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Chapter 18 : Why Are Genes Lost? Why Do Genes Persist?

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Why Are Genes Lost? Why Do Genes Persist?, Page 1 of 2

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Abstract:

Gene inactivation and deletion are just as important to genome evolution as are duplication and other mutational events. The environment and phenotype (delivered by accessory gene sequences) act selectively in concert to enable to diversify both ecologically and genetically. Having strategies for acquiring genetic information of all sorts of sizes is helpful to cells in rapidly adapting to new environmental niches. If sequences provide selective advantage to the cell then the genes become established and persist. When a cell has ceased to grow in what is considered a normal way, in nature or in laboratory experiments, it then is posed as a serious physiological problem. The types of species present describe the ecological state of the biofilm; for example, anaerobes to the bottom and aerobes to the top. A biofilm is an organized structure, and quorum sensing is involved. As in many microbiological investigations, the advent of easy sequencing, the applications of bioinformatic analysis, and array technology are going to make a huge contribution to one's understanding of microbial interactions. Group activities are effectively promoted by interactions between different species and genera.

Citation: Day M, Miller R. 2004. Why Are Genes Lost? Why Do Genes Persist?, p 290-294. In Miller R, Day M (ed), Microbial Evolution. ASM Press, Washington, DC. doi: 10.1128/9781555817749.ch18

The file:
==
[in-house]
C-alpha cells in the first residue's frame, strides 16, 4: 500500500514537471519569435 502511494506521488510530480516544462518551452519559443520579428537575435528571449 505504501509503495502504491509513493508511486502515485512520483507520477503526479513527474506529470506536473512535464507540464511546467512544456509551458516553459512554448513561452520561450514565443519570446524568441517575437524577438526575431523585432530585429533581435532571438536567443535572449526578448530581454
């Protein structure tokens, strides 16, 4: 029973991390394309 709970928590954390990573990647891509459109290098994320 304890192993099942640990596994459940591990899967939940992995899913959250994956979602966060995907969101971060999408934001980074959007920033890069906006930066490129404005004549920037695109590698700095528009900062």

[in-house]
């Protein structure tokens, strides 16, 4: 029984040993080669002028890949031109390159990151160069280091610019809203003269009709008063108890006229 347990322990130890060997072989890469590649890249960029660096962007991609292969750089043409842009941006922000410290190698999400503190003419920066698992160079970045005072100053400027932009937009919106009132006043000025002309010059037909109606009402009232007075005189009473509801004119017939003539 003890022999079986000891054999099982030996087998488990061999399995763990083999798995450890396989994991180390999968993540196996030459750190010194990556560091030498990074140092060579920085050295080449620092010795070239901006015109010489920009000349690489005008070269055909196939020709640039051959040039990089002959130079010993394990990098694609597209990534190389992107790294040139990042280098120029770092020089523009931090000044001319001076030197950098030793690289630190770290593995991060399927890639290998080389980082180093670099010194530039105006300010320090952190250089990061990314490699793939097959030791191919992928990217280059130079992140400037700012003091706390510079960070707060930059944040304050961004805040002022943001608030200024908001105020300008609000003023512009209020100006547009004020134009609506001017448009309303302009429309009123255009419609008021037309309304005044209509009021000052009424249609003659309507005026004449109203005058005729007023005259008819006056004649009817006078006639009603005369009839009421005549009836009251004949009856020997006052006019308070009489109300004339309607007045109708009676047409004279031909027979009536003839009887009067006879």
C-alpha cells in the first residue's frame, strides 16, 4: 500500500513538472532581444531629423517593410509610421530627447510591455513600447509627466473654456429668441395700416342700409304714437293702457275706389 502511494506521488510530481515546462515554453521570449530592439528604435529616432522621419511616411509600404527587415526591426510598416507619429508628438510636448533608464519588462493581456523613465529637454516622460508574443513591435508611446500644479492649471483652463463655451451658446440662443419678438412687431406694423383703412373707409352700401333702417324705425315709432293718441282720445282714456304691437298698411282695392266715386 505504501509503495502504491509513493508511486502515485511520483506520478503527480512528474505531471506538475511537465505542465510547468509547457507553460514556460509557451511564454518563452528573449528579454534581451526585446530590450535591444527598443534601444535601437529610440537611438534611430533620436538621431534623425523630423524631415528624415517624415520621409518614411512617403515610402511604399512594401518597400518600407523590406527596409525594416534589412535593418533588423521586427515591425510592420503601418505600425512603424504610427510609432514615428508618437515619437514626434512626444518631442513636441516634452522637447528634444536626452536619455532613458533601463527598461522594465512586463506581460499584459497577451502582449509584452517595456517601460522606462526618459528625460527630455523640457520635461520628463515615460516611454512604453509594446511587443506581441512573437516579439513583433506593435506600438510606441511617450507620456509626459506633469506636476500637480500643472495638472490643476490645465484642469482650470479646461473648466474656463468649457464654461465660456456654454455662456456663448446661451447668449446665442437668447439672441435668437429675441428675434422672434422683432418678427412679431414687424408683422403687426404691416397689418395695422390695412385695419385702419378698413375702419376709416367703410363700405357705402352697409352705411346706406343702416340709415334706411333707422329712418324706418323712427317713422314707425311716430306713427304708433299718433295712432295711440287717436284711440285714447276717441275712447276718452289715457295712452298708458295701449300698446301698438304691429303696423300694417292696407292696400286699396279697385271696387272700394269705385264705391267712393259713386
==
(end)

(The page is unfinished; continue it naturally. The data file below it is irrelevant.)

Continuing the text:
Key Concept Ranking

Mobile Genetic Elements
0.6407225
Quorum Sensing
0.4091348
0.6407225
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Figures

Image of FIGURE 1
FIGURE 1

Interactions in a developing biofilm community. Events occurring are predation, quorum sensing, syntrophy, gene exchange, antagonisms, cheating, nutrient uptake, excretion, etc.

Citation: Day M, Miller R. 2004. Why Are Genes Lost? Why Do Genes Persist?, p 290-294. In Miller R, Day M (ed), Microbial Evolution. ASM Press, Washington, DC. doi: 10.1128/9781555817749.ch18
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Image of FIGURE 2
FIGURE 2

Summary of possible inter- and intracellular interactions.

Citation: Day M, Miller R. 2004. Why Are Genes Lost? Why Do Genes Persist?, p 290-294. In Miller R, Day M (ed), Microbial Evolution. ASM Press, Washington, DC. doi: 10.1128/9781555817749.ch18
Permissions and Reprints Request Permissions
Download as Powerpoint

References

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1. Davies, D. G.,, M. R. Parsek,, J. P. Pearson,, B. H. Iglewski,, J. W. Costerton,, and E. P. Greenberg. 1998. The involvement of cell-to-cell signals in the development of a bacterial biofilm. Science 280:226227.
2. Hallet, B. 2001. Playing Dr. Jekyll and Mr. Hyde: combined mechanisms of phase variation in bacteria. Curr. Opin. Microbiol. 4:570581.
3. Kaper, J. B. 1998. Enterohemorrhagic Escherichia coli. Curr. Opin. Microbiol. 1:103108.
4. Mira, A.,, L. Klasson,, and S. G. E. Andersson. 2002. Microbial genome evolution: sources of variability. Curr. Opin. Microbiol. 5:506512.

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